Dear Uncle Joe,
Writing a letter to you by way of my column is hopefully the most Jeremy Kyle Show thing I will ever do. I’m constantly confused about the levels of personal reflection that should go into a piece going out to people you don’t know, and I’m not sure I get it right. But…
When I came to visit you recently I was afraid. Of seeing you changed and in pain. You opened the door like the perfect host and pulled back in your wheelchair like you were merely revealing how you’d decorated the hall (in Stanna Stairlift chic). I felt instantly comfortable. Having both your legs amputated after years of shocking diabetes had taken nothing from you that I could see, and I felt no need to make you feel better but to just spend time with you.
I sat beside you as you shifted about, at times leaning forward and placing your hands on the arms of a chair in front like a podium. Few men could make their discomforted adjustments look like they were about to give a great speech. Your cigar smoke wafted like an exotic cake being baked and we talked, and I learned some things about you.
I had always known you were an exceptionally clever man, but I didn’t know you had, scattered in your garage, the boxed-up parts of an economic thesis once branded “dangerous”. I had always known your dry wit crackled like an open fire in any room you graced, but I did not know that you wrote comedy, or that Morecambe and Wise once said if they ever found themselves out of contract with Eddie Braben they would come to you. I had always known you were a religious man, but I did not know that instead of excluding myself from your scholarly discourse because I do not believe in God, I should have been fathoming life with you. I had always known you have a voice with a sibilant whisper like two wise owls conspiring over something brilliant, but I never knew you had so much to say, so profoundly, in so short a time on a sofa.
You are a remarkable man, Uncle Joe.
When I left you, I got home and felt blue. Not pity because you’d lost your legs (you did not need it), but a more selfish thing… All that time when I was in agony after losing Dad, when I physically yearned for a cuddle, for guidance, I could have been sat beside you. You were there all along, the perfect source of the intellectual, spiritual, and physical comfort that I crave from older men because my wonderful, difficult Dad set the bar high and taught me to seek the best things. You, the best of the best, were right there and I was too busy and silly to see it. Perhaps in suffering I was honouring him. Perhaps I had to do it alone.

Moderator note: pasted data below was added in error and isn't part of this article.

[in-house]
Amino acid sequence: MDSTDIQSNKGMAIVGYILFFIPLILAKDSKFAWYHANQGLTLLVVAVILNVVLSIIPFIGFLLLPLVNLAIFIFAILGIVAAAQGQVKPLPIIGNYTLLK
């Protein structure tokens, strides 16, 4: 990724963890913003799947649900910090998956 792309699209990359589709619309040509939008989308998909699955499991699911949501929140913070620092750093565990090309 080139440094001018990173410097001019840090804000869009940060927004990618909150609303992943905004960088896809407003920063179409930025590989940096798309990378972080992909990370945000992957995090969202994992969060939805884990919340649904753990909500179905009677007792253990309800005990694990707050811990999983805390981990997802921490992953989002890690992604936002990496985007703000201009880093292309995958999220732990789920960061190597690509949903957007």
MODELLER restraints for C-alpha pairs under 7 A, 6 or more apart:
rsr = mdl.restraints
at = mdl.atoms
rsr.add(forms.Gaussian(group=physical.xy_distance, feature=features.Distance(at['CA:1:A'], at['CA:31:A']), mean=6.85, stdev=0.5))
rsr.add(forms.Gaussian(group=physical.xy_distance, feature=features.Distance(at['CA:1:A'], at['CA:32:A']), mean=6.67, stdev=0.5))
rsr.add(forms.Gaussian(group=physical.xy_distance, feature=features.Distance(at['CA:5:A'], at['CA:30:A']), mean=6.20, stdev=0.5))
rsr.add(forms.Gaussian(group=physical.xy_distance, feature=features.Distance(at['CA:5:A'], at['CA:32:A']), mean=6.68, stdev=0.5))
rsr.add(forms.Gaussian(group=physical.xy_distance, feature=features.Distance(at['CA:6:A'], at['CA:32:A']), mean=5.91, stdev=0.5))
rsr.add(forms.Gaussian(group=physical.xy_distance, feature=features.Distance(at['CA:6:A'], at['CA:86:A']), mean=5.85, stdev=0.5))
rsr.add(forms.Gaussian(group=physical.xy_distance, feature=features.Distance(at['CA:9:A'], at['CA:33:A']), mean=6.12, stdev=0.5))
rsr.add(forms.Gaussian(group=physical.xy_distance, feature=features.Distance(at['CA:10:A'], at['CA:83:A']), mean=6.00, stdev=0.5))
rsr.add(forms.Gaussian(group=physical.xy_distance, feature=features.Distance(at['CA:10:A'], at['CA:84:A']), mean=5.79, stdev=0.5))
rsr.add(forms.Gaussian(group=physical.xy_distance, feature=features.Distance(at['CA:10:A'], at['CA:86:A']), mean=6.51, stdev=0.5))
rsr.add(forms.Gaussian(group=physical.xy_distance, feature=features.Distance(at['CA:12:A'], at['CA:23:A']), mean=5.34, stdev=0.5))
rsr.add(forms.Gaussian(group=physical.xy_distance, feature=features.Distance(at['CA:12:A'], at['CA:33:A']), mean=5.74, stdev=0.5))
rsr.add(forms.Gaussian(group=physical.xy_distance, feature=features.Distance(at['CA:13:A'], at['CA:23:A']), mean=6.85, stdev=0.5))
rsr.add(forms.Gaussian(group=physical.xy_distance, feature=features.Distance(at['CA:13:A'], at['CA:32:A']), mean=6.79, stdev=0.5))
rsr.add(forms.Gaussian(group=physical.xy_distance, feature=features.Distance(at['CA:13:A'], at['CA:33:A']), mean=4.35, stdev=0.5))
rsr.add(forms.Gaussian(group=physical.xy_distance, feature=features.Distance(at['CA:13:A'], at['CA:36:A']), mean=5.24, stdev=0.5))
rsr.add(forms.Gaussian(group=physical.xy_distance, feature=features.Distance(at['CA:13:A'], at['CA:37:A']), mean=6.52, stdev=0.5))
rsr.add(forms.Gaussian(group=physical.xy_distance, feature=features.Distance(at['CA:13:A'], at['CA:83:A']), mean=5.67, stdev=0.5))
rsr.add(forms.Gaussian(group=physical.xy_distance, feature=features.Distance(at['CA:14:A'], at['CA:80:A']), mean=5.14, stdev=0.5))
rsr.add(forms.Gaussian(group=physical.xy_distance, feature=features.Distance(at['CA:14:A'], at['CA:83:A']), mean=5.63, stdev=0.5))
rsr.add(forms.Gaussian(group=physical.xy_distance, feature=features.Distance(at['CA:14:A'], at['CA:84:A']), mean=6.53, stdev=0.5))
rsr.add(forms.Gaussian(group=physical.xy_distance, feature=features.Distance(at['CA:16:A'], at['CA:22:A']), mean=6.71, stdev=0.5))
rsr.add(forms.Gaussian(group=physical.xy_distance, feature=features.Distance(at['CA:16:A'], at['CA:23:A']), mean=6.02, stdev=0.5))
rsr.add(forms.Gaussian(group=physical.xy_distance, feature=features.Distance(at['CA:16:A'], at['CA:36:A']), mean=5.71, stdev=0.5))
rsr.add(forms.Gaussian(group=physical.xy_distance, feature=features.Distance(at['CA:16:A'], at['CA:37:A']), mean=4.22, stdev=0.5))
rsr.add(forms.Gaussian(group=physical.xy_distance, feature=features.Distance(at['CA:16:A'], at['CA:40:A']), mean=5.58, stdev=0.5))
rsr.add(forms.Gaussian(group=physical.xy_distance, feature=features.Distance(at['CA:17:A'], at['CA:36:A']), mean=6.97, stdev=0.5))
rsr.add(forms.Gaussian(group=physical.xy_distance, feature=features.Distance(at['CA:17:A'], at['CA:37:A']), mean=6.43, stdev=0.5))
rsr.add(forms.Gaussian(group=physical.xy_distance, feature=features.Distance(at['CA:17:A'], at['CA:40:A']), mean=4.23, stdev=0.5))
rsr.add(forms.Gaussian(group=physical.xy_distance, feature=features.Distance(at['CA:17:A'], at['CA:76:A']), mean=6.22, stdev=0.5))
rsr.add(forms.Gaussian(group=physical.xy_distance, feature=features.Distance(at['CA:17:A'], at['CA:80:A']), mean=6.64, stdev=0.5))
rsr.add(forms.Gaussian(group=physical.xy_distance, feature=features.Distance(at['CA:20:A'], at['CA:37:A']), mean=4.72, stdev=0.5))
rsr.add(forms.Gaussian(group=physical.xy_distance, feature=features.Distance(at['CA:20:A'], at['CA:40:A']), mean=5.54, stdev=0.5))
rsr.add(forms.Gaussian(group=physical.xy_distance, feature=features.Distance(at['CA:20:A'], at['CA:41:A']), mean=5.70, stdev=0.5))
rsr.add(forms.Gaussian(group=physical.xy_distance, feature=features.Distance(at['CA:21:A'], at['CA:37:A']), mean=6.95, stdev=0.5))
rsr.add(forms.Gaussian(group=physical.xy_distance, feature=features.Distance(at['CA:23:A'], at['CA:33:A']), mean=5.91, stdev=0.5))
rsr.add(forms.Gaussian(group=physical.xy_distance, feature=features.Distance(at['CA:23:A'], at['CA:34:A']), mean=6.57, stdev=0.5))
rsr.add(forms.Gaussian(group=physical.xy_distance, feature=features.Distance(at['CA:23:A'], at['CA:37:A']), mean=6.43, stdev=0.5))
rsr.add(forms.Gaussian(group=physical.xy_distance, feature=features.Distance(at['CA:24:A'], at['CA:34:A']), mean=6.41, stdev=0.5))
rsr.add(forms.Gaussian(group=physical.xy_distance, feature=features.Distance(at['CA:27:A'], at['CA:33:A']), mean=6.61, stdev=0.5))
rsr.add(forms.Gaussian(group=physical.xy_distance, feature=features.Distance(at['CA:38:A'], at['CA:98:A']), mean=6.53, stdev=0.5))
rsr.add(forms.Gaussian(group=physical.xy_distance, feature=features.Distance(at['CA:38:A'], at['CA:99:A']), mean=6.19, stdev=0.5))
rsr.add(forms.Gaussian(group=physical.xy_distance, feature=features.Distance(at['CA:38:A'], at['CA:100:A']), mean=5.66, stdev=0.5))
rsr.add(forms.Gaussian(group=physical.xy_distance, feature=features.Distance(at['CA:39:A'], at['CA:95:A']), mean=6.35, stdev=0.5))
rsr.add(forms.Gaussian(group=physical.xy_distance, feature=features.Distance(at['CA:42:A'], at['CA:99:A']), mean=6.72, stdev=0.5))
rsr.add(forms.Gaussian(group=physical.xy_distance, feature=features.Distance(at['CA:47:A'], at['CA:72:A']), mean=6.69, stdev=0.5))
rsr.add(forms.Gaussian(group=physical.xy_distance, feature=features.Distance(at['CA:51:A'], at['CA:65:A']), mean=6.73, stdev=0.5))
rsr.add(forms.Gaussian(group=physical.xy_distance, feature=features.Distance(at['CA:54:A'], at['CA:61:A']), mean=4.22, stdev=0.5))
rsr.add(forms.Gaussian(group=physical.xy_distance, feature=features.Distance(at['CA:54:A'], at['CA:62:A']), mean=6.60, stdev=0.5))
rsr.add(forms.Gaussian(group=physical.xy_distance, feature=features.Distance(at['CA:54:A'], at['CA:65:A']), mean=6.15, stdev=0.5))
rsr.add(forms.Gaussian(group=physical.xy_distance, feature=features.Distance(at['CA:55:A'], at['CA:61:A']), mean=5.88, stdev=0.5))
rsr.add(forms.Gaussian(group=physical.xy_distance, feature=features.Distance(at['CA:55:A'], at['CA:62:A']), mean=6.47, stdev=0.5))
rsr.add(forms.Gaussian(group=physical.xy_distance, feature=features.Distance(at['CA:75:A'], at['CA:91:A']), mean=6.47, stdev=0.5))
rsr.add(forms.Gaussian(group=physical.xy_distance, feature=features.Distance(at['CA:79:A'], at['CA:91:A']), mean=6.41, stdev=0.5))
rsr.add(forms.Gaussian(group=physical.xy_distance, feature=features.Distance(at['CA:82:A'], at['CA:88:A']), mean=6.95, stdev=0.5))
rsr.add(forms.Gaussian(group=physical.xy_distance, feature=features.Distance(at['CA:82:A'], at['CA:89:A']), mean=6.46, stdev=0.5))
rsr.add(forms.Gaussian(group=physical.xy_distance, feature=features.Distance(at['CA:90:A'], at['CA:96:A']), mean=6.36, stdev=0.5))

That night, without any conscious prompting I went online and bought myself some nostalgic Doctor Martens, the irony of buying sturdy boots after an evening in the presence of a double-amputee lost to me til the morning at least. Those boots gave me the most rancid blisters of my life, and resulted in me elastoplasting bra pads to my heels to beat the blasted things into submission. But even the blisters were a gift.
Before I left, I asked you what prayer meant to you. You told me it was any reflection, any thought which reached beyond yourself, the smallest gratitude for a flower, the most desperate cry for help. It could be silent and to no one. You made me want to pray, and so now I pray for you.
You are back in Basildon hospital. After some shocking mistakes worthy of serious investigation, you are now in with a punctured organ, the burns on your thighs from clumsy laser work now faded, your shock at being ignored while crying out that you could ‘feel it’, passed. You are said to be ‘doing very well’. Of course you are. You are strong.
I don’t know when you, or anyone, will go. I hope it is years from now. But when you do go I suspect it will feel to you quite natural, like you are just going into the next room to greet an old friend. I have not wrangled with nor found faith for myself, perhaps I never will, but I have hope (which is kinder than faith) that your god is waiting there for you – knower of all your thoughts, writer of all your stories, with a box of good cigars. And you, being wise, will not be surprised – but merely smile. And settle in, with your legs returned to you, for a ruddy long chat.
With more love than I ever made the opportunity of showing you,